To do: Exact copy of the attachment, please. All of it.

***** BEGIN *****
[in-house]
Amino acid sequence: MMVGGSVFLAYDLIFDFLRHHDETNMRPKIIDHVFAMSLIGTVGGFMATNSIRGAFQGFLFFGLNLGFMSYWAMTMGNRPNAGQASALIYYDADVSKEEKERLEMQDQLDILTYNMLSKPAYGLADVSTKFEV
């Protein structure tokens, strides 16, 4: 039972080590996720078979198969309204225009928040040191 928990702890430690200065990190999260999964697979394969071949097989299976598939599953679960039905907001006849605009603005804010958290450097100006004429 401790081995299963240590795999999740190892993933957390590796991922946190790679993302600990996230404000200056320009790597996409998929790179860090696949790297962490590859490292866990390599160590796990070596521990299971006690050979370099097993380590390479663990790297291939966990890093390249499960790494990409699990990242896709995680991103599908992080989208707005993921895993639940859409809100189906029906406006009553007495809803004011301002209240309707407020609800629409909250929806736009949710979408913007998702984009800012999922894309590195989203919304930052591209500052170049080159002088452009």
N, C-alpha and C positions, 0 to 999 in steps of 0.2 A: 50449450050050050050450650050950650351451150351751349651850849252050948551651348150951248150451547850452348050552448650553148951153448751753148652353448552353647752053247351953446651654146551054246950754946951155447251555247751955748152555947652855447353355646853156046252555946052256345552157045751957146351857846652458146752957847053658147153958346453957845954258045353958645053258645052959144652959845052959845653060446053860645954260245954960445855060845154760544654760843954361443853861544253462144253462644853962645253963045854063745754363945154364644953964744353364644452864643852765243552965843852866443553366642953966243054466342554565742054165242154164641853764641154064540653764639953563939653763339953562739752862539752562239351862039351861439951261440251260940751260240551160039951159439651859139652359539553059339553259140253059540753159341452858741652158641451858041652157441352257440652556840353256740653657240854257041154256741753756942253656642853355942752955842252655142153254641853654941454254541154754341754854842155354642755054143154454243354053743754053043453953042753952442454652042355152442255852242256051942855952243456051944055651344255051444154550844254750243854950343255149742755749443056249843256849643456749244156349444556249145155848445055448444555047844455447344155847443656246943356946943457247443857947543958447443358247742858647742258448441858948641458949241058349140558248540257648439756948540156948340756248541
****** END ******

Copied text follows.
[in-house]
Amino acid sequence: MMVGGSVFLAYDLIFDFLRHHDETNMRPKIIDHVFAMSLIGTVGGFMATNSIRGAFQGFLFFGLNLGFMSYWAMTMGNRPNAGQASALIYYDADVSKEEKERLEMQDQLDILTYNMLSKPAYGLADVSTKFEV
């Protein structure tokens, strides 16, 4: 039972080590996720078979198969309204225009928040040191 928990702890430690200065990190999260999964697979394969071949097989299976598939599953679960039905907001006849605009603005804010958290450097100006004429 401790081995299963240590795999999740190892993933957390590796991922946190790679993302600990996230404000200056320009790597996409998929790179860090696949790297962490590859490292866990390599160590796990070596521990299971006690050979370099097993380590390479663990790297291939966990890093390249499960790494990409699990990242896709995680991103599908992080989208707005993921895993639940859409809100189906029906406006009553007495809803004011301002209240309707407020609800629409909250929806736009949710979408913007998702984009800012999922894309590195989203919304930052591209500052170049080159002088452009």
N, C-alpha and C positions, 0 to 999 in steps of 0.2 A: 50449450050050050050450650050950650351451150351751349651850849252050948551651348150951248150451547850452348050552448650553148951153448751753148652353448552353647752053247351953446651654146551054246950754946951155447251555247751955748152555947652855447353355646853156046252555946052256345552157045751957146351857846652458146752957847053658147153958346453957845954258045353958645053258645052959144652959845052959845653060446053860645954260245954960445855060845154760544654760843954361443853861544253462144253462644853962645253963045854063745754363945154364644953964744353364644452864643852765243552965843852866443553366642953966243054466342554565742054165242154164641853764641154064540653764639953563939653763339953562739752862539752562239351862039351861439951261440251260940751260240551160039951159439651859139652359539553059339553259140253059540753159341452858741652158641451858041652157441352257440652556840353256740653657240854257041154256741753756942253656642853355942752955842252655142153254641853654941454254541154754341754854842155354642755054143154454243354053743754053043453953042753952442454652042355152442255852242256051942855952243456051944055651344255051444154550844254750243854950343255149742755749443056249843256849643456749244156349444556249145155848445055448444555047844455447344155847443656246943356946943457247443857947543958447443358247742858647742258448441858948641458949241058349140558248540257648439756948540156948340756248541